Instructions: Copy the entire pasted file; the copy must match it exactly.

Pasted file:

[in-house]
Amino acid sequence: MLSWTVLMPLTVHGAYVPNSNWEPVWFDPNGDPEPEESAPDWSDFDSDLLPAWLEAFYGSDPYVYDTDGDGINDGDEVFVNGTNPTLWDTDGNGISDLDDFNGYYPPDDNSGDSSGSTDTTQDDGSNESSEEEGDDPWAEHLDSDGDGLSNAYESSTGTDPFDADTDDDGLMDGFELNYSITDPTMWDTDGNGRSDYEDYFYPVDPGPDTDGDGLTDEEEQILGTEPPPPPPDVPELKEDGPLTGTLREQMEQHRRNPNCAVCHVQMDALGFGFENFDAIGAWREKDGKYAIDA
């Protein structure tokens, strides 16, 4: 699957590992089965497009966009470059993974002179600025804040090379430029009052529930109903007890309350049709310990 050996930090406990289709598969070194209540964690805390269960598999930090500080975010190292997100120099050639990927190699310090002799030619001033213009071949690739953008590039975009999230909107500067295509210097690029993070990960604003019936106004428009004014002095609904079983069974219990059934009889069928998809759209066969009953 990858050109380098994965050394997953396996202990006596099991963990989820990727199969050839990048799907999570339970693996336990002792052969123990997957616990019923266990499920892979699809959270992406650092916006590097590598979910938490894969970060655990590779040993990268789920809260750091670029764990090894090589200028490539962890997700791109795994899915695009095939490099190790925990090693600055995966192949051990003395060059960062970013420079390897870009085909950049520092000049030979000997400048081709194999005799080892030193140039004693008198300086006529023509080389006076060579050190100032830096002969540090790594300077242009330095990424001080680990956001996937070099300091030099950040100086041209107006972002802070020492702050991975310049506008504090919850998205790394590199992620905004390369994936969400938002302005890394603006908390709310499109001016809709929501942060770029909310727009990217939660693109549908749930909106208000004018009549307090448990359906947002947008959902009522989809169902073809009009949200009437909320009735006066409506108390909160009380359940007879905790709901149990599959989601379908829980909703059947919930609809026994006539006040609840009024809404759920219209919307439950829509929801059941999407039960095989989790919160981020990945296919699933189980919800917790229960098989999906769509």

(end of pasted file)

[in-house]
Amino acid sequence: MLSWTVLMPLTVHGAYVPNSNWEPVWFDPNGDPEPEESAPDWSDFDSDLLPAWLEAFYGSDPYVYDTDGDGINDGDEVFVNGTNPTLWDTDGNGISDLDDFNGYYPPDDNSGDSSGSTDTTQDDGSNESSEEEGDDPWAEHLDSDGDGLSNAYESSTGTDPFDADTDDDGLMDGFELNYSITDPTMWDTDGNGRSDYEDYFYPVDPGPDTDGDGLTDEEEQILGTEPPPPPPDVPELKEDGPLTGTLREQMEQHRRNPNCAVCHVQMDALGFGFENFDAIGAWREKDGKYAIDA
């Protein structure tokens, strides 16, 4: 699957590992089965497009966009470059993974002179600025804040090379430029009052529930109903007890309350049709310990 050996930090406990289709598969070194209540964690805390269960598999930090500080975010190292997100120099050639990927190699310090002799030619001033213009071949690739953008590039975009999230909107500067295509210097690029993070990960604003019936106004428009004014002095609904079983069974219990059934009889069928998809759209066969009953 990858050109380098994965050394997953396996202990006596099991963990989820990727199969050839990048799907999570339970693996336990002792052969123990997957616990019923266990499920892979699809959270992406650092916006590097590598979910938490894969970060655990590779040993990268789920809260750091670029764990090894090589200028490539962890997700791109795994899915695009095939490099190790925990090693600055995966192949051990003395060059960062970013420079390897870009085909950049520092000049030979000997400048081709194999005799080892030193140039004693008198300086006529023509080389006076060579050190100032830096002969540090790594300077242009330095990424001080680990956001996937070099300091030099950040100086041209107006972002802070020492702050991975310049506008504090919850998205790394590199992620905004390369994936969400938002302005890394603006908390709310499109001016809709929501942060770029909310727009990217939660693109549908749930909106208000004018009549307090448990359906947002947008959902009522989809169902073809009009949200009437909320009735006066409506108390909160009380359940007879905790709901149990599959989601379908829980909703059947919930609809026994006539006040609840009024809404759920219209919307439950829509929801059941999407039960095989989790919160981020990945296919699933189980919800917790229960098989999906769509």